Where do the pro athletes come from
There is a school of thought that holds that champions like Super Bowl XLII quarterback and most valuable player Eli Manning are born, not made. How else to explain the fact that his older brother, Peyton Manning, was the Super Bowl XLI quarterback and MVP? But the Manning brothers should thank their alma mater as much as their mater and pater. Eli's college days at the University of Mississippi and Peyton's at Tennessee helped direct their natural talents and prepare them for the big leagues.
By their fruits ye shall know them: The National Collegiate Athletic Association's most consistently successful programs function as pipelines to the various professional sports leagues. To identify the top professional athlete-producing schools, Forbes.com's Kelly Nolan examined the current rosters of every team in the National Football League, Major League Baseball, the National Basketball Association, the National Hockey League and Major League Soccer. She noted the college affiliation (if any) of each player, totaled them up and computed our Top 10 ranking.
The biggest champion factory is the University of Michigan, which produced 68 current roster professional athletes. (Michigan's archrival, Ohio State, placed second with 62.) Among Michigan's alumni are 21 hockey players, including Dallas Stars goaltender Marty Turco; three baseball players, including Chicago Cubs pitcher Rich Hill; three basketball players, including Dallas Mavericks power forward Juwan Howard; and 41 football players, including New England Patriots quarterback Tom Brady.
Football powers dominate our list, for several reasons. First of all, football teams are significantly larger than those of most other sports, so any non-weighted aggregation of pro athletes will contain more football players than, say, basketball players. Also, the NFL operates no minor league system like that of Major League Baseball; nor does the NFL allow its teams to draft players directly out of high school. The college football teams effectively function as farm clubs for the pros. Case in point: Miami earned the No. 3 spot on our list largely on the strength of its gridiron program. (The Hurricanes currently boast 50 alums in the NFL, more than any other school.)
Other schools succeed with a more diversified approach: No. 4 UCLA scored well in four of our five sports categories. (The California-based Bruins are laggards in ice hockey.)
Unsurprisingly, no Ivy League team made the list. But many of our champion factories enjoy excellent academic reputations. (Achievement, perhaps, is contagious.) Only a few of them are private institutions – the majority are large state universities that compete in a wide variety of sports, but place a special emphasis on football.
THE TOP FIVE
2. Ohio State
3. Miami (Fla.)
5t. Florida State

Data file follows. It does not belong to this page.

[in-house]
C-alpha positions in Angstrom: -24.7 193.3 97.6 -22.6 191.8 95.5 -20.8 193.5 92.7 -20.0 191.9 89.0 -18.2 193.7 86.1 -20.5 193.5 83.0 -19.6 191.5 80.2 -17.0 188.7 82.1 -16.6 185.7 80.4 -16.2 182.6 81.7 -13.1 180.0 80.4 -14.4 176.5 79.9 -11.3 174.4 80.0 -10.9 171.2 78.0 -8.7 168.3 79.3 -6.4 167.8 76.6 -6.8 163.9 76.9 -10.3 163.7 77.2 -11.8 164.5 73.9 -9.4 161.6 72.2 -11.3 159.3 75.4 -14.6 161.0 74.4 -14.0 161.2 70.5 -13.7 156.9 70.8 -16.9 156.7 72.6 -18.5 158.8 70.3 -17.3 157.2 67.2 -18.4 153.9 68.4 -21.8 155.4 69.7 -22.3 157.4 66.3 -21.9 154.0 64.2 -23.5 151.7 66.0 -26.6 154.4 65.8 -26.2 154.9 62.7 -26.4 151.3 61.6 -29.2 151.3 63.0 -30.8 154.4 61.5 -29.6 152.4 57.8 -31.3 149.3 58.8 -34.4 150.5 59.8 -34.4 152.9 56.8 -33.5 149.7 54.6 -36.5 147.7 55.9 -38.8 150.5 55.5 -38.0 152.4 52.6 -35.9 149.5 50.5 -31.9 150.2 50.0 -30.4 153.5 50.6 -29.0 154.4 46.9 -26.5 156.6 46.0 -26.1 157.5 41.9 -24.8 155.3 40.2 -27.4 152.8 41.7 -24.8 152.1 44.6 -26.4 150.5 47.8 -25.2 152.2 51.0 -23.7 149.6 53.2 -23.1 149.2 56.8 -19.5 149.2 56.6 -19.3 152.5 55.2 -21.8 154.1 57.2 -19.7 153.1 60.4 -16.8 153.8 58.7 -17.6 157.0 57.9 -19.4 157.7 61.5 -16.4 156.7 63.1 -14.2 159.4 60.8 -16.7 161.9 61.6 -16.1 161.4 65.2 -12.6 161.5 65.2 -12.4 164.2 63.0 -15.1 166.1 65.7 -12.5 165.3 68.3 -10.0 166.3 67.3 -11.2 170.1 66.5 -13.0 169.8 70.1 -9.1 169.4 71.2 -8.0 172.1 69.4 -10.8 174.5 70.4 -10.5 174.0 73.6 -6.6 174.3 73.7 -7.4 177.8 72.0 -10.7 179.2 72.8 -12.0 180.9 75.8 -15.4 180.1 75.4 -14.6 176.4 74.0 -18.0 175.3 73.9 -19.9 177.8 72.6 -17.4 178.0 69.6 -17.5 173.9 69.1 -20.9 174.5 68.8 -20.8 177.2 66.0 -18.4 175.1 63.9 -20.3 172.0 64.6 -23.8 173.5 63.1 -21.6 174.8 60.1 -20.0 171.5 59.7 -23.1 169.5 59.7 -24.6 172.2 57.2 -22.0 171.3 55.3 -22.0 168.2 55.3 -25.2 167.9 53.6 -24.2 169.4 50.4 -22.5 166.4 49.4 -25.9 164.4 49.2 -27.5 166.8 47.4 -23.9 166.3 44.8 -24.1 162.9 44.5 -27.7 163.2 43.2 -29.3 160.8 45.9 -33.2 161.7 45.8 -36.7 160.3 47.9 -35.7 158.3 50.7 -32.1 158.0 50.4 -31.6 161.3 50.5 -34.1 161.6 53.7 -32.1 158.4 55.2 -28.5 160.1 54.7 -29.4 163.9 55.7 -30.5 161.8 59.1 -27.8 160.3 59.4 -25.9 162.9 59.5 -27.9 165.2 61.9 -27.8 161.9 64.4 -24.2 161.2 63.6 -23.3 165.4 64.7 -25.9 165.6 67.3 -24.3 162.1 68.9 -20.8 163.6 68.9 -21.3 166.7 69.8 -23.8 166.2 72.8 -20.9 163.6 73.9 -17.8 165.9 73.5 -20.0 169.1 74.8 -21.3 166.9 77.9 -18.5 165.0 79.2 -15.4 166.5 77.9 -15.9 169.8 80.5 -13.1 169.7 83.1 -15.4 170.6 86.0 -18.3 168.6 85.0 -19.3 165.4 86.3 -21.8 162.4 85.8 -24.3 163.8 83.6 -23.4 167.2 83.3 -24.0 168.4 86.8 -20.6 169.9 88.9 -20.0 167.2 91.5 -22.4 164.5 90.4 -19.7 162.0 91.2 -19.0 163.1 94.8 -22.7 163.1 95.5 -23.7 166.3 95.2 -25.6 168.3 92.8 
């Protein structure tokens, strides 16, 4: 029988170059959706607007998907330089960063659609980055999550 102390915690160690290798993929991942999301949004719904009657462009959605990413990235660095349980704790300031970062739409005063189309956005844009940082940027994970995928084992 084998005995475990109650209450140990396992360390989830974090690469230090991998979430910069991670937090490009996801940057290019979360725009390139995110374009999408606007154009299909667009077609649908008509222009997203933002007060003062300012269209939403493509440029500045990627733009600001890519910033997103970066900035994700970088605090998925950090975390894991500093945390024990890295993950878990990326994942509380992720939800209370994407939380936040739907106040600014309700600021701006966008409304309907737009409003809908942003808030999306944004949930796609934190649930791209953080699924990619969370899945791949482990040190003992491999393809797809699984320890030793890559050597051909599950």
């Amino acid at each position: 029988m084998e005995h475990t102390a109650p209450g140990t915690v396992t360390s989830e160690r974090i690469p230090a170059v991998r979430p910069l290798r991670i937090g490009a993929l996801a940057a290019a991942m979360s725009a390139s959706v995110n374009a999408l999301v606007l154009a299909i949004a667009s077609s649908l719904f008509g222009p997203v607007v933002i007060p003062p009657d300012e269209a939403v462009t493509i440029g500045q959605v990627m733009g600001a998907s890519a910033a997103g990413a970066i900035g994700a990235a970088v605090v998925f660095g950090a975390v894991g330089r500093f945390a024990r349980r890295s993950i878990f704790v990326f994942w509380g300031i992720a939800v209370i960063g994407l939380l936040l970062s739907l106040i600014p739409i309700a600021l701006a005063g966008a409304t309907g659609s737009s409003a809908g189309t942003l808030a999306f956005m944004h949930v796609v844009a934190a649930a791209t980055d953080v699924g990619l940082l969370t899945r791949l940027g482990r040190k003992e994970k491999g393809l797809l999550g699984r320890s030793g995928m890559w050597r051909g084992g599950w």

That's certainly true of Michigan. The Wolverines have won more football games than any other program in NCAA history, including the first Rose Bowl game back in 1901. Among their many star players over the years was a future president, Gerald Ford. Their most prominent current alum is Brady.
Tom Brady may have missed bringing the Patriots to victory in 2008, but he does have three Super Bowl championships under his belt. He learned how it was done at Michigan, as Brian Griese's backup on the undefeated 1997 team that won the Big 10 title, the Rose Bowl and a share of the national championship. Besides Brady and Griese (who currently plays for the Chicago Bears), at least eight other members of that storied Wolverines team are still in the NFL, including Heisman Trophy winner Charles Woodson, who plays for the Green Bay Packers.
Still, Michigan would not have topped our overall list if it were just a football school. The Wolverines only rank fifth among all colleges for alums in the NFL, but they are No. 1 as a contributor to National Hockey League rosters. The Michigan teams that won the NCAA hockey tournament in 1996 and 1998 are still represented in the NHL by Turco and other alums.
Michigan's men's basketball program last won a national championship in 1989, but its famous Fab Five came awfully close in the early '90s. The Five, who comprised an all-freshmen starting line-up during the 1991-1992 season, made it to the Final Four before losing to Duke in the championship game. As sophomores, they returned to the championship games only to lose a heartbreaker to North Carolina. Then it was on to the NBA, where two of the Five (Juwan Howard of Dallas and Chris Webber of Golden State) are still pursuing championships.
As for Brady, he didn't win a championship during the two seasons he started for Michigan, but he won two bowl games. His last college game, the 2000 Orange Bowl, offered a forecast of what was in store for the NFL: He passed for 369 yards and four touchdowns while leading the Wolverines over Alabama in overtime.